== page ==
More Than 60 Soldiers Have Been Treated For “Serious Medical Issues” After Taking Synthetic Marijuana

Last month, more than 60 people were admitted to medical clinics suffering from the same ailment. All from the American military. And their sicknesses were not some kind of flu or contagion. Their illnesses were all deemed to be vape related. Two people have already died.

Officials said the 60 reported symptoms are associated with synthetic cannabinoids. These symptoms include headaches, nausea, vomiting, palpitations, dilated pupils, dizziness, disorientation, agitation, and seizures.

It is believed that the military personnel had been smoking ‘synthetic cannabinoid,’ sometimes known as Spice or K2. Synthetic cannabinoids vary, but they are often a cocktail of psychoactive chemicals sprayed over shredded plant odds, and sold as a dubious alternative to actual cannabis. The source of the synthetic cannabinoid found in the admitted soldiers has not been determined.

The North Carolina patients experienced extreme bouts of “headaches, nausea, vomiting, palpitations, dilated pupils and dizziness to confusion, disorientation, agitation and seizures.” The two patients who died suffered from seizures; their deaths are blamed on accidents caused by the symptoms and not the chemicals themselves. Local news says that the trend seems to be limited to members of the army, and that there hasn’t been an increase in civilians with the vape-related illness.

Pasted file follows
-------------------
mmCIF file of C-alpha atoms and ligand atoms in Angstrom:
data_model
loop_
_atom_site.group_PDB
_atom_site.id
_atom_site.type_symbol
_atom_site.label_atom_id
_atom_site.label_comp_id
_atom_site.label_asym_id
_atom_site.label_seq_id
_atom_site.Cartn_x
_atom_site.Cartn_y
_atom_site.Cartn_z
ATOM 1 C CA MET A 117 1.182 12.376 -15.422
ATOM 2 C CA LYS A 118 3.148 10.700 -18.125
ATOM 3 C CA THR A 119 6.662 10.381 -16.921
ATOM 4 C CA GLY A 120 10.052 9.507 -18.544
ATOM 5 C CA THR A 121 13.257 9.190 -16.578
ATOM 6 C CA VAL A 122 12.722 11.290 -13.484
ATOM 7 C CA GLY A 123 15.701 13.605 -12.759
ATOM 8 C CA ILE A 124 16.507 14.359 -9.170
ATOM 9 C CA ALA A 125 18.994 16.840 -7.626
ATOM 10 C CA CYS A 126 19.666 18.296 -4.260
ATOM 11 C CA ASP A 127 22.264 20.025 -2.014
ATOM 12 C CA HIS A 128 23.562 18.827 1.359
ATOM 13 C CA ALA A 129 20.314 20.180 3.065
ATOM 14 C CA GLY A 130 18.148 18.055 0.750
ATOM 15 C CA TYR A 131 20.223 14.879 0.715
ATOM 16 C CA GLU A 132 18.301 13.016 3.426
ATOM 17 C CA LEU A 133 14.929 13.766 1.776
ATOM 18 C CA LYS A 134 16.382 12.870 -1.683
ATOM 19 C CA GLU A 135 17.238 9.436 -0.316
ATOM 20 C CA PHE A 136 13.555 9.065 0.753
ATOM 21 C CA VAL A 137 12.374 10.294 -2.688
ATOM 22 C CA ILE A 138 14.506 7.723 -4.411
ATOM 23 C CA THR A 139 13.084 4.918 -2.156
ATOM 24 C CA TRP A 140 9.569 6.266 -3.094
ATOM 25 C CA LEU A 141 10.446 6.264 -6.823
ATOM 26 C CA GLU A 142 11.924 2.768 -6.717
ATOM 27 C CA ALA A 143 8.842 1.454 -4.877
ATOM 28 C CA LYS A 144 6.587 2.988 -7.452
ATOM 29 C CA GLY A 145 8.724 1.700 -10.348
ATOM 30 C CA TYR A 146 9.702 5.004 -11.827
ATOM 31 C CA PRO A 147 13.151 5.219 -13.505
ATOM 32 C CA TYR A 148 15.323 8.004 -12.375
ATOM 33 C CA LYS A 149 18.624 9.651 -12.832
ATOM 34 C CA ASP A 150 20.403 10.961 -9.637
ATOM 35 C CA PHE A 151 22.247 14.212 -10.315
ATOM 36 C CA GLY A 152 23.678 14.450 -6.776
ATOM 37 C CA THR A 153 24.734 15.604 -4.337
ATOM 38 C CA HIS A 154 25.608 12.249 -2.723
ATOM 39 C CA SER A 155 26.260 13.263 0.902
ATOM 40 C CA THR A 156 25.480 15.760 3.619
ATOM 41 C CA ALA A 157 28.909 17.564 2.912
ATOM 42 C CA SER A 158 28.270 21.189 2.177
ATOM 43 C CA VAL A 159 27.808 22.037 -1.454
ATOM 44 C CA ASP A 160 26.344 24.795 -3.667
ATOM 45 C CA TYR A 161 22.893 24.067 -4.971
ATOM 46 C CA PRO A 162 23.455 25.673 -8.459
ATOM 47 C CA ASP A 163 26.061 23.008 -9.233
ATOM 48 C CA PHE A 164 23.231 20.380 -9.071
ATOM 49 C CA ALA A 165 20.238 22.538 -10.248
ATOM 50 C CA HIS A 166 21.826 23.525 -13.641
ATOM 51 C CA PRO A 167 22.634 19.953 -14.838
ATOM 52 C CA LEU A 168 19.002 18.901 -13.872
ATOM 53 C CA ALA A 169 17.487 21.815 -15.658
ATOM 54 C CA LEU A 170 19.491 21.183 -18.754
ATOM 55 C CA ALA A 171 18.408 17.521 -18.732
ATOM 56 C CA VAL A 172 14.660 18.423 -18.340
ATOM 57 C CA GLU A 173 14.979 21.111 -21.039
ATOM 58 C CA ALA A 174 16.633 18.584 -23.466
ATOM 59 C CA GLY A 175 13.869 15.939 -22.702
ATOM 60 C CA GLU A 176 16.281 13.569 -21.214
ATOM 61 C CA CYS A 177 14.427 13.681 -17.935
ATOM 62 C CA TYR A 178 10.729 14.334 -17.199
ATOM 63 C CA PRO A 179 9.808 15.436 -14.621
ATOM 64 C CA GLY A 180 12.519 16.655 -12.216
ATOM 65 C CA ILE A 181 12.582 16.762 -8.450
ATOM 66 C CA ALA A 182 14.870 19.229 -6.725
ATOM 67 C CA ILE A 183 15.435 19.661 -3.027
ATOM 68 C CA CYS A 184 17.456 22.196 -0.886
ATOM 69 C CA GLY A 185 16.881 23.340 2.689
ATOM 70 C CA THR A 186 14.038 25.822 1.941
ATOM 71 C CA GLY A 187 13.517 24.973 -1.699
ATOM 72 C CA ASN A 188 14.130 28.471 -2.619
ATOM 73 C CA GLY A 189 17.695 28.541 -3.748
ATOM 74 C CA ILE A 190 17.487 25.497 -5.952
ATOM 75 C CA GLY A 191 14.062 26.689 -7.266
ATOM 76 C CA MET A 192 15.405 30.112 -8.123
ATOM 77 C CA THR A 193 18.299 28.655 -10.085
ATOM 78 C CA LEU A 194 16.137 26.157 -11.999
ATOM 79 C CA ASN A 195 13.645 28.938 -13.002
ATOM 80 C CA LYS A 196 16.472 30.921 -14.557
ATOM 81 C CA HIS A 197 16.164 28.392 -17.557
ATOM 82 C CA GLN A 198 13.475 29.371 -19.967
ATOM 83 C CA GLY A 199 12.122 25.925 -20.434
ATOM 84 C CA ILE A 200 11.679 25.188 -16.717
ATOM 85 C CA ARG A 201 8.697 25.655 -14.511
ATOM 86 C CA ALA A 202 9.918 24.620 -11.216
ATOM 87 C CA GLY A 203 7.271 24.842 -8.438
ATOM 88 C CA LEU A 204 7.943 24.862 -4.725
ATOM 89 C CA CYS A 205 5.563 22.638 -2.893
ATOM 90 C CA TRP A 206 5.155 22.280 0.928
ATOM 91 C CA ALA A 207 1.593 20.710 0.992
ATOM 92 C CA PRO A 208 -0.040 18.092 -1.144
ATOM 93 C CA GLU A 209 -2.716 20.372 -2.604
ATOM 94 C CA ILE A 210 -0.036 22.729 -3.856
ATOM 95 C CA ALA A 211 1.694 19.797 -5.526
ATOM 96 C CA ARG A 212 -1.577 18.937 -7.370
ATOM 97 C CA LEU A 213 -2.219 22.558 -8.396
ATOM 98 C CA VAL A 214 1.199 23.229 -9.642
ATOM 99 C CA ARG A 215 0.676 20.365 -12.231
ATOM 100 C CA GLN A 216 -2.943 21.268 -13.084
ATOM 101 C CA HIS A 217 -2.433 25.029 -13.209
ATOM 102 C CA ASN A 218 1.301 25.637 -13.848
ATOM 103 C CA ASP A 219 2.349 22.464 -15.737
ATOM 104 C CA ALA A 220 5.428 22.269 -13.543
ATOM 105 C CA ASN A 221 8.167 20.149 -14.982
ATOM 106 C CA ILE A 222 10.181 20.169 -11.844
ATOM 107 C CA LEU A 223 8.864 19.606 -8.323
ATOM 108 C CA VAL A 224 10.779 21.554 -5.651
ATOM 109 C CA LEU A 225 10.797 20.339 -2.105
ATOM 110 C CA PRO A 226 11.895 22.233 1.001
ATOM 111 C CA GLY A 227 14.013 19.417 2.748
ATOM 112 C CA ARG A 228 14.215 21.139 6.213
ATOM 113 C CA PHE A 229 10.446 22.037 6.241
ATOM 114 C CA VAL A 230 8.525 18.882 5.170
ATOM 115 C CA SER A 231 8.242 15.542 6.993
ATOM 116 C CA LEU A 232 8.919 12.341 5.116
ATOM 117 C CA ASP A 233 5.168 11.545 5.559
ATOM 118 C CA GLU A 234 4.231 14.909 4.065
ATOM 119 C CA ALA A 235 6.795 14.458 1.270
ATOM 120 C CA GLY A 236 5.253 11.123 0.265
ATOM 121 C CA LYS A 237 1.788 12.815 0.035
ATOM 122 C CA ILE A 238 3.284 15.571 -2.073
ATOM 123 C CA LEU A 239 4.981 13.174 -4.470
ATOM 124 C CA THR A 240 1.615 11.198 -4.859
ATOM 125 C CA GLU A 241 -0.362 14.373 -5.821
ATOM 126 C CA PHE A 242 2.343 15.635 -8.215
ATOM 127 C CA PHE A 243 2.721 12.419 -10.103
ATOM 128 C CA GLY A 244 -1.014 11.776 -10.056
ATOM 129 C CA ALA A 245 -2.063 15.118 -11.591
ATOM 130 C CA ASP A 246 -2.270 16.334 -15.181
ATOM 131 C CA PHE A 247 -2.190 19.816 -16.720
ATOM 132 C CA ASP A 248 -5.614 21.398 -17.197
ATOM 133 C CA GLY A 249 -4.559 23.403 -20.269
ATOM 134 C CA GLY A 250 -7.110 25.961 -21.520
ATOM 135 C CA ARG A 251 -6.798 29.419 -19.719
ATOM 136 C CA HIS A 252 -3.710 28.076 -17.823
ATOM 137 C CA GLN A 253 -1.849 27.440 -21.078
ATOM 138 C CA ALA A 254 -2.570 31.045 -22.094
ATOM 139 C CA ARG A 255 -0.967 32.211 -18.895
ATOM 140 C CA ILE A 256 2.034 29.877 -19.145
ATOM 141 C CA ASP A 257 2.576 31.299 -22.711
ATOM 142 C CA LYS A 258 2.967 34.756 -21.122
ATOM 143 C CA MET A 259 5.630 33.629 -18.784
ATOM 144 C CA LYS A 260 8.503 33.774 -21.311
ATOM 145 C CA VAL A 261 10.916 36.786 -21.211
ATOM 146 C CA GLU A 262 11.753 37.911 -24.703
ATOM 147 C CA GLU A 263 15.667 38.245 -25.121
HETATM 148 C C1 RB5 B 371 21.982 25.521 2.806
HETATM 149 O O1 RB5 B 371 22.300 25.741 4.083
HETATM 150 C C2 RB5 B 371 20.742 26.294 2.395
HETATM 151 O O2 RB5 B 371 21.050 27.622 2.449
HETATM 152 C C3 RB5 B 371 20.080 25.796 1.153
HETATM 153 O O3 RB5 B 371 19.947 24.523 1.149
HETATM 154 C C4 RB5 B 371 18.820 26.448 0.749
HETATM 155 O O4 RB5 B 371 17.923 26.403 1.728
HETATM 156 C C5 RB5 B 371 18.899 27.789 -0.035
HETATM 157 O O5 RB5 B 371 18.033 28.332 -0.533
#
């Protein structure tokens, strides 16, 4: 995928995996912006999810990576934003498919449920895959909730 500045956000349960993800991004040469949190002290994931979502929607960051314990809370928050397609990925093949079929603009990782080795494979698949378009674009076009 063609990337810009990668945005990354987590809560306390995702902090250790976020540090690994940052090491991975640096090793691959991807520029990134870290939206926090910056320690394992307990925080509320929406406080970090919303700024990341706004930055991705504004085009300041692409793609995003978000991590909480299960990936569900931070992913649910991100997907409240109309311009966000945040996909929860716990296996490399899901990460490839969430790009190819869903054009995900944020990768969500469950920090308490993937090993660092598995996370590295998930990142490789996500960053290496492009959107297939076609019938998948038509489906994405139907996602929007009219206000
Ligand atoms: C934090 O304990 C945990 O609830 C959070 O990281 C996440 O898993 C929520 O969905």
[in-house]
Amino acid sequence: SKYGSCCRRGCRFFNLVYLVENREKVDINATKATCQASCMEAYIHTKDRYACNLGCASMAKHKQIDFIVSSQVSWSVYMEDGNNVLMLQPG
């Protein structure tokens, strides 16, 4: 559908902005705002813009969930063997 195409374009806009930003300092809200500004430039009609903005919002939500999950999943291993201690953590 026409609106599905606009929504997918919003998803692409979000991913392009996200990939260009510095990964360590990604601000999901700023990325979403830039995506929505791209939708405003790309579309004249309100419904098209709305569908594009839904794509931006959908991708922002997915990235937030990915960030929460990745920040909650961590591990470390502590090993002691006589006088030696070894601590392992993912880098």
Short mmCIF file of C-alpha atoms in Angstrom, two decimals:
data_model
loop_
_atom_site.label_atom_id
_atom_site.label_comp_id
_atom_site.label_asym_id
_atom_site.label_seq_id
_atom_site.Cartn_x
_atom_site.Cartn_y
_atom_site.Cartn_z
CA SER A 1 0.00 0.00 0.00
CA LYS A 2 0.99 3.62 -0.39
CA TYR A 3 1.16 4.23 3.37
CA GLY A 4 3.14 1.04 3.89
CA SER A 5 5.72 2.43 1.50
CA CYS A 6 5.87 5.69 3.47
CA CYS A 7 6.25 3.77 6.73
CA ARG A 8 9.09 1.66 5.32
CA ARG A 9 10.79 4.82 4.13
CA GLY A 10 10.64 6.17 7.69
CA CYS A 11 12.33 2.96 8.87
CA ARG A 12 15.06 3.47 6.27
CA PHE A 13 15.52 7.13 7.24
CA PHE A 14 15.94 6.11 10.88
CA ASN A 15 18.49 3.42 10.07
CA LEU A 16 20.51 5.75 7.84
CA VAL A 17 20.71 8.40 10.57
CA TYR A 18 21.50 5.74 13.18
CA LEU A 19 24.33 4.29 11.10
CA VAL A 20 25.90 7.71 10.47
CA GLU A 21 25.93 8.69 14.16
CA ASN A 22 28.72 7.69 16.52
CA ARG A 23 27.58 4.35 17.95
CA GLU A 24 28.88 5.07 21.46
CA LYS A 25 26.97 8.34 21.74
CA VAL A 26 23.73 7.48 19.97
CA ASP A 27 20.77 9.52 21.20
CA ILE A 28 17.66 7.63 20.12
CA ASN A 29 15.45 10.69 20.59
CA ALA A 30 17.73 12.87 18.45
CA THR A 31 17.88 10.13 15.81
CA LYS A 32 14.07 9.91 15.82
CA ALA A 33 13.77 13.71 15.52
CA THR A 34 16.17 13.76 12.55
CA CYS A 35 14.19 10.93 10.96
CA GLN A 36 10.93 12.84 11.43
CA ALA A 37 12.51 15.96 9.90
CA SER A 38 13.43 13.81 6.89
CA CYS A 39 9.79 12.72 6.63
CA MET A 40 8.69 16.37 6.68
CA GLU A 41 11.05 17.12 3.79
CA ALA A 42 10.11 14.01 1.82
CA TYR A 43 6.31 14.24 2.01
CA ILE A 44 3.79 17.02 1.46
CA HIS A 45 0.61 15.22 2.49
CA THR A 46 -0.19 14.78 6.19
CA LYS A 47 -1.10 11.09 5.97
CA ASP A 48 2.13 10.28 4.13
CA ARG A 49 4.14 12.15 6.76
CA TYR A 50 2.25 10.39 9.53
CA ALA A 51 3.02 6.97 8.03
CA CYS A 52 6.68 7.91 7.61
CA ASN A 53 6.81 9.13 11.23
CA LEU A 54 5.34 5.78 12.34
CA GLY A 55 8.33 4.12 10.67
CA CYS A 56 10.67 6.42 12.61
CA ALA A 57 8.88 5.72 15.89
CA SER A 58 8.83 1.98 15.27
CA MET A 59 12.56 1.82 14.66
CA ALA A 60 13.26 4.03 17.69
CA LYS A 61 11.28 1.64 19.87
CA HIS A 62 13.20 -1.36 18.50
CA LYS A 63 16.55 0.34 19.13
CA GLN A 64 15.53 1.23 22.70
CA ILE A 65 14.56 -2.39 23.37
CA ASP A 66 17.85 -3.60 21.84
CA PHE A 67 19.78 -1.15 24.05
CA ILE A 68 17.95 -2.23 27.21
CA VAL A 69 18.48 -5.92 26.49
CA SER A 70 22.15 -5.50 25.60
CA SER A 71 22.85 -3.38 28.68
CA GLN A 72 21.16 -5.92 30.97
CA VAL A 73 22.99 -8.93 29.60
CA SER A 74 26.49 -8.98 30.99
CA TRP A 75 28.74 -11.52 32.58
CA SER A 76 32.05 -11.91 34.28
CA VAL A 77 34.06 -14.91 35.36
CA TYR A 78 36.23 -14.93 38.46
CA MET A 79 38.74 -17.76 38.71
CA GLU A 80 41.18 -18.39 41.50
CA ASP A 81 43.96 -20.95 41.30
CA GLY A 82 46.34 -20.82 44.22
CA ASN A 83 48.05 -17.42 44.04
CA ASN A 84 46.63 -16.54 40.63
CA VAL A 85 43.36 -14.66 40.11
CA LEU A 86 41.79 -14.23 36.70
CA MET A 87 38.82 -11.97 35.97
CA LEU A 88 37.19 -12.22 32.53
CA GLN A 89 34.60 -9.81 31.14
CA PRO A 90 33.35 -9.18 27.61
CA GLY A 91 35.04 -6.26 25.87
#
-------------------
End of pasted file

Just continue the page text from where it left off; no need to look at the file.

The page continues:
While the majority of the service members were treated at a hospital in North Carolina, a spokeswoman from Naval Medical Center Camp Lejeune said those deaths did not occur at the hospital. So far, it is not clear where the two Marines were treated. The overall cases happened over the course of a few weeks in emergency rooms at military bases in North Carolina and Utah.

Most of the hospitalized troops have been treated at the Naval Medical Center at Camp Lejeune, officials said. Nine of the suspected cases have been treated at Womack Army Medical Center on Fort Bragg.

“This problem has the potential to spread quickly across the Army,” says a statement from the Army Public Health Center. “Although some vape oils may contain CBD oil, CBD, THC, and/or synthetic cannabinoids, many vape oils do not disclose that they may contain illegal and/or potentially hazardous substances to include synthetic cannabinoids.”

Synthetic cannabinoids are undoubtedly dangerous. And despite the dangers, the use of this “fake weed” is increasing dramatically.

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